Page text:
A little about my materials

I will use almost anything to make art.  Over the years I’ve created work with manufactured street sign aluminum, left over street sign vinyl scraps, 100-plus-year-old paper found at my family farms, strangers’ curbside refuse, stains made from tea and flowers, tea bags, clay, ink, paint, dirt, rocks, furniture, photos, glass, fabric, books, type writers, wall paper, catalogs, wire, glue, trees, dried flowers, and hair.  I will occasionally even buy art supplies, although I prefer not to for both environmental and fiscal reasons.

As a kid I started sculpting literal mud into animals, then covering them with paint and Mod Podge and expecting them to last more than a week.  Hard lessons.  Recently I’ve focused on more traditional ways of working with mud–that is, using clay to create vessels I draw on and sculpt into functional art pieces.

I never really drew more than doodles, but a spark of an idea pushed me to learn to draw as more than a means to an end.  Currently I’m continuing this practice to make large floral drawings inspired by my wildflower collections while bike riding and exploring.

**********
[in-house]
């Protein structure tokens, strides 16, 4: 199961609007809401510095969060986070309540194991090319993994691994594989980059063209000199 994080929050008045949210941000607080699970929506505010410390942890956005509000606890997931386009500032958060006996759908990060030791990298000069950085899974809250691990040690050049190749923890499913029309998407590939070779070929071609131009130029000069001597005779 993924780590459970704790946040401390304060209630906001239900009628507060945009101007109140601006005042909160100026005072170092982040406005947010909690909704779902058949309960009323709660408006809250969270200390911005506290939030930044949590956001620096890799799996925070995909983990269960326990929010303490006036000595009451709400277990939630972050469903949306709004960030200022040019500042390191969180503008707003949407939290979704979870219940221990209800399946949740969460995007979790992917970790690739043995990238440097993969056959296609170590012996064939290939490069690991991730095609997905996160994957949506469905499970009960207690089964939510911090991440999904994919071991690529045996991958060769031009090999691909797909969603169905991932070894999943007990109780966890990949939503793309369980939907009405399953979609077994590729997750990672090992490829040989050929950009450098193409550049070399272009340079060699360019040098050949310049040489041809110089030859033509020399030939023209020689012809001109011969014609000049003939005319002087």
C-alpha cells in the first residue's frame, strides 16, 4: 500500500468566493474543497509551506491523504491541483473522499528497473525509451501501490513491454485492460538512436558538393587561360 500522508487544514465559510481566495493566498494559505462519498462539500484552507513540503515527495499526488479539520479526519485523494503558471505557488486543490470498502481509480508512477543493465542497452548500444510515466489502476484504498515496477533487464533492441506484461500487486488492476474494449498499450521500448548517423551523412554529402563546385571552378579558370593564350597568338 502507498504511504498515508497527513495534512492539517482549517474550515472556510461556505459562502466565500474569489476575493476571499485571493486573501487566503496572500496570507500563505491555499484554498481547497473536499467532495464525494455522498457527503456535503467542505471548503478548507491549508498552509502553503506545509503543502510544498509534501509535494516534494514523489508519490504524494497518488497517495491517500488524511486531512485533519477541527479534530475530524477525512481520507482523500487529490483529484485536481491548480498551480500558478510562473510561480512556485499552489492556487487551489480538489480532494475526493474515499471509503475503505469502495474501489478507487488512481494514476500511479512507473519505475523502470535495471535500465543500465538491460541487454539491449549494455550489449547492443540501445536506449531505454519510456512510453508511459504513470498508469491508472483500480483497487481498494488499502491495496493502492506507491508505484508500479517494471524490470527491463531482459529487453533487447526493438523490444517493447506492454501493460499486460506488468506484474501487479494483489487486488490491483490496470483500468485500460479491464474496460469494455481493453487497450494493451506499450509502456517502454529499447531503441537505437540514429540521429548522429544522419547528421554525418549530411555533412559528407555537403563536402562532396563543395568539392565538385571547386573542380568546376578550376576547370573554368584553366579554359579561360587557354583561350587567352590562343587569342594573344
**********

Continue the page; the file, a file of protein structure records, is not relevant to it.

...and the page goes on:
A few years ago I went all in on non-representational abstract industrial wall pieces using aluminum, paint, and vinyl.  This avenue lead me to a group show at the Kemper Museum of Contemporary Art here in KCMO and the Gifts of Art Program at the University of Michigan Medical Center in Ann Arbor, Michigan.

My many series, although not obvious to many viewers, are all closely related to each other in concept and process.  Mostly, I’m just always trying new things, new ways of making marks and designing a space, new ways of using old things and reinventing banal objects around me.  I’m always trying to grow, be it leafing out or deeper roots.